Presentation on theme: "Hitler’s actions, 1936-38 The road to war. The Spanish Civil War In 1936 a civil war broke out in Spain between Communists, who were supporters of the."— Presentation transcript:
Hitler’s actions, The road to war
The Spanish Civil War In 1936 a civil war broke out in Spain between Communists, who were supporters of the Republican government, and right-wing rebels under General Franco. Hitler saw this as an opportunity to fight against Communism and at the same time to try out his new armed forces. In 1937, as the League of Nations looked on helplessly, German aircraft made devastating bombing raids on civilian populations in various Spanish cities. The destruction at Guernica was terrible. The world looked on in horror at the suffering that modern weapons could cause. A postcard published in France to mark the bombing of Guernica in The text reads ‘The Basque people murdered by German planes. Guernica martyred 26 April 1937’.
The Anti-Comintern Pact, The Italian leader Mussolini was also heavily involved in the Spanish Civil War. Hitler and Mussolini saw that they had much in common also with the military dictatorship in Japan. In 1936, Germany and Japan signed an Anti-Comintern Pact. In 1937, Italy also signed it. Anti-Comintern means ‘Anti-Communist International’. The aim of the pact was to limit Communist influence around the world. It was particularly aimed at the USSR. The new alliance was called the Axis alliance.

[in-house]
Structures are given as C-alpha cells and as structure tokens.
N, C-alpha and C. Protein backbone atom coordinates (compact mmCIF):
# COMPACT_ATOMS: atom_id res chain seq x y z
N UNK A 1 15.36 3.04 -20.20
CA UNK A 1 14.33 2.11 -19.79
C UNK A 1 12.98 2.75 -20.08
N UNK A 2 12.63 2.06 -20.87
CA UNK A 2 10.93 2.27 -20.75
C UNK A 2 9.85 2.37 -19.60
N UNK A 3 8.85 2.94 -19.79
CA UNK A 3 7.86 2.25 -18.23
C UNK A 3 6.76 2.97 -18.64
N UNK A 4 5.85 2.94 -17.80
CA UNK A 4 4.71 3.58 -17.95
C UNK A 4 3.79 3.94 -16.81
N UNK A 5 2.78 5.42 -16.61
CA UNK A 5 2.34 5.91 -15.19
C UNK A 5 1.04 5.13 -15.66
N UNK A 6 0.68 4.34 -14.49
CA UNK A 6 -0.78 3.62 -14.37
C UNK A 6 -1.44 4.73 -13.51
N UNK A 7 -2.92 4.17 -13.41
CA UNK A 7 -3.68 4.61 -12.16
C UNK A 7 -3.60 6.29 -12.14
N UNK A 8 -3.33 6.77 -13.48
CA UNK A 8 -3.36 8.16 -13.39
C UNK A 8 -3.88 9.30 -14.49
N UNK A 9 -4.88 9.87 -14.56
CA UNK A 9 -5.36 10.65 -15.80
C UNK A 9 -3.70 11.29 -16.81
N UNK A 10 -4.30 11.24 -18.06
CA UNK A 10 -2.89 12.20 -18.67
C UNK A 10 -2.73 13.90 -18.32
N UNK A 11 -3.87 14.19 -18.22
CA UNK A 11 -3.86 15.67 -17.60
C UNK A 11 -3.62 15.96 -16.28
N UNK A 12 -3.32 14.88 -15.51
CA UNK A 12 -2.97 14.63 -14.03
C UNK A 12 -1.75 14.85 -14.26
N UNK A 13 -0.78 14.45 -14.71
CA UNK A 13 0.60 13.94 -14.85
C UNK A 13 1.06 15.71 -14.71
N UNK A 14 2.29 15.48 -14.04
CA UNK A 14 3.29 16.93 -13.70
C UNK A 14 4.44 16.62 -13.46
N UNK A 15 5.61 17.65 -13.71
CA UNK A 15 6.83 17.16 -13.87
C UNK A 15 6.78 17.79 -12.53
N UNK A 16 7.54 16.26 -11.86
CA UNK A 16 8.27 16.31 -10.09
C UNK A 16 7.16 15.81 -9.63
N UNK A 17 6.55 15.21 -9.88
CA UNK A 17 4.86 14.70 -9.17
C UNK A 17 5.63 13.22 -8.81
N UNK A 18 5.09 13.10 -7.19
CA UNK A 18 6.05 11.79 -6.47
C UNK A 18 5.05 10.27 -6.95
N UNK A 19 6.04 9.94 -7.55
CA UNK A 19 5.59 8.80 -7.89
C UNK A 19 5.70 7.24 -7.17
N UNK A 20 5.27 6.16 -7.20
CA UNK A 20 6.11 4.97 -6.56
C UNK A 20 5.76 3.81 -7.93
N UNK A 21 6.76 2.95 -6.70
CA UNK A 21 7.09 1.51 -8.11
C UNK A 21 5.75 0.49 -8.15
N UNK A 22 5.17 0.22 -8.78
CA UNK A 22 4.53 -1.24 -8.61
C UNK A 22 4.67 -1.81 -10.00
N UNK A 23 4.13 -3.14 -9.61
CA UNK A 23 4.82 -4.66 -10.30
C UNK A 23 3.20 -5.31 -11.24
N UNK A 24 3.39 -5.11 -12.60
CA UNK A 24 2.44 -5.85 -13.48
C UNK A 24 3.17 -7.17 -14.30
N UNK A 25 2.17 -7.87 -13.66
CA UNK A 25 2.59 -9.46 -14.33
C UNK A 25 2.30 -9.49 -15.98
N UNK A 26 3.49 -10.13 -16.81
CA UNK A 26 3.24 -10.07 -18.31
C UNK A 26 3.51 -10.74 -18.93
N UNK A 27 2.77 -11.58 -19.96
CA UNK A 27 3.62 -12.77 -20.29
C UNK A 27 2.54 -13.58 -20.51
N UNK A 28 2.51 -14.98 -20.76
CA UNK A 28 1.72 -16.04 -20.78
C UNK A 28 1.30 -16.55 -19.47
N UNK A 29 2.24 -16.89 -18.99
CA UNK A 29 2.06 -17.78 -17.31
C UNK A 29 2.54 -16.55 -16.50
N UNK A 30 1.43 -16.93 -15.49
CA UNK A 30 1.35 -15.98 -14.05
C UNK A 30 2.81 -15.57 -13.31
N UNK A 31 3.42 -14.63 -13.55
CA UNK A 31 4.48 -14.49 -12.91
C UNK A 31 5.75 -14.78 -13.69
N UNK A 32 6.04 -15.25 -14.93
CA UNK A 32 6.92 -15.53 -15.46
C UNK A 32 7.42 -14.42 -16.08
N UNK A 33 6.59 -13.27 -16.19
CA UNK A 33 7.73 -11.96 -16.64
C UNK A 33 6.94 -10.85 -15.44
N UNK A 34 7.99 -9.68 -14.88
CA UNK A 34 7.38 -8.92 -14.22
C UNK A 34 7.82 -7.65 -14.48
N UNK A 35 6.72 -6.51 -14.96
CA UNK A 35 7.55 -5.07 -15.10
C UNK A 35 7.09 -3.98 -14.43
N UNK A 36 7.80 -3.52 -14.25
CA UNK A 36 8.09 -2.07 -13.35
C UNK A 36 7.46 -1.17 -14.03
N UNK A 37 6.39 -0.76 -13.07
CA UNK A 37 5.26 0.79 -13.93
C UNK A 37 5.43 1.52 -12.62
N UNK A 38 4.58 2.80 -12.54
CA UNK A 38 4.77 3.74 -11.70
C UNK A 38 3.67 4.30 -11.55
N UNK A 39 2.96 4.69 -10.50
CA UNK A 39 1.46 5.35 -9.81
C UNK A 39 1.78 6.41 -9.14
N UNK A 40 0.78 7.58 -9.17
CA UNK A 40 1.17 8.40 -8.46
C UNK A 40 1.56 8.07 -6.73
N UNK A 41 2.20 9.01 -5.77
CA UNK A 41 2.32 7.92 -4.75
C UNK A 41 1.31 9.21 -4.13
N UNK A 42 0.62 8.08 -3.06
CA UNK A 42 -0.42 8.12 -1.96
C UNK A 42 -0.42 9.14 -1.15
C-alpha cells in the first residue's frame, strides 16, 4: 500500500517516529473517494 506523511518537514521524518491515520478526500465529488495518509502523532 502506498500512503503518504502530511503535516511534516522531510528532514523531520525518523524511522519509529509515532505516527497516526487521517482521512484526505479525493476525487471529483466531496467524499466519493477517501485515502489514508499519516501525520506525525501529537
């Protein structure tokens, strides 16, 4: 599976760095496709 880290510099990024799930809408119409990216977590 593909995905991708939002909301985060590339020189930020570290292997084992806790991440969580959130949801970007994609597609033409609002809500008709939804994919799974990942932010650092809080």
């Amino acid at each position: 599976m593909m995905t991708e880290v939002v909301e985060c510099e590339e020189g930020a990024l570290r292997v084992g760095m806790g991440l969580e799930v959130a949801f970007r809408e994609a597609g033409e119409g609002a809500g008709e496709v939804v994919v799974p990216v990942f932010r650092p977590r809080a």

Anschluss with Austria, 1938 With the successes of 1936 and 1937 to boost him, Hitler turned his attention to his homeland of Austria. The Austrian people were mainly German, and in Mein Kampf Hitler had made it clear that he felt that the two states belonged together as one German nation. Many in Austria supported the idea of union with Germany, since their country was so economically weak. Hitler was confident that he could bring them together into a ‘greater Germany’.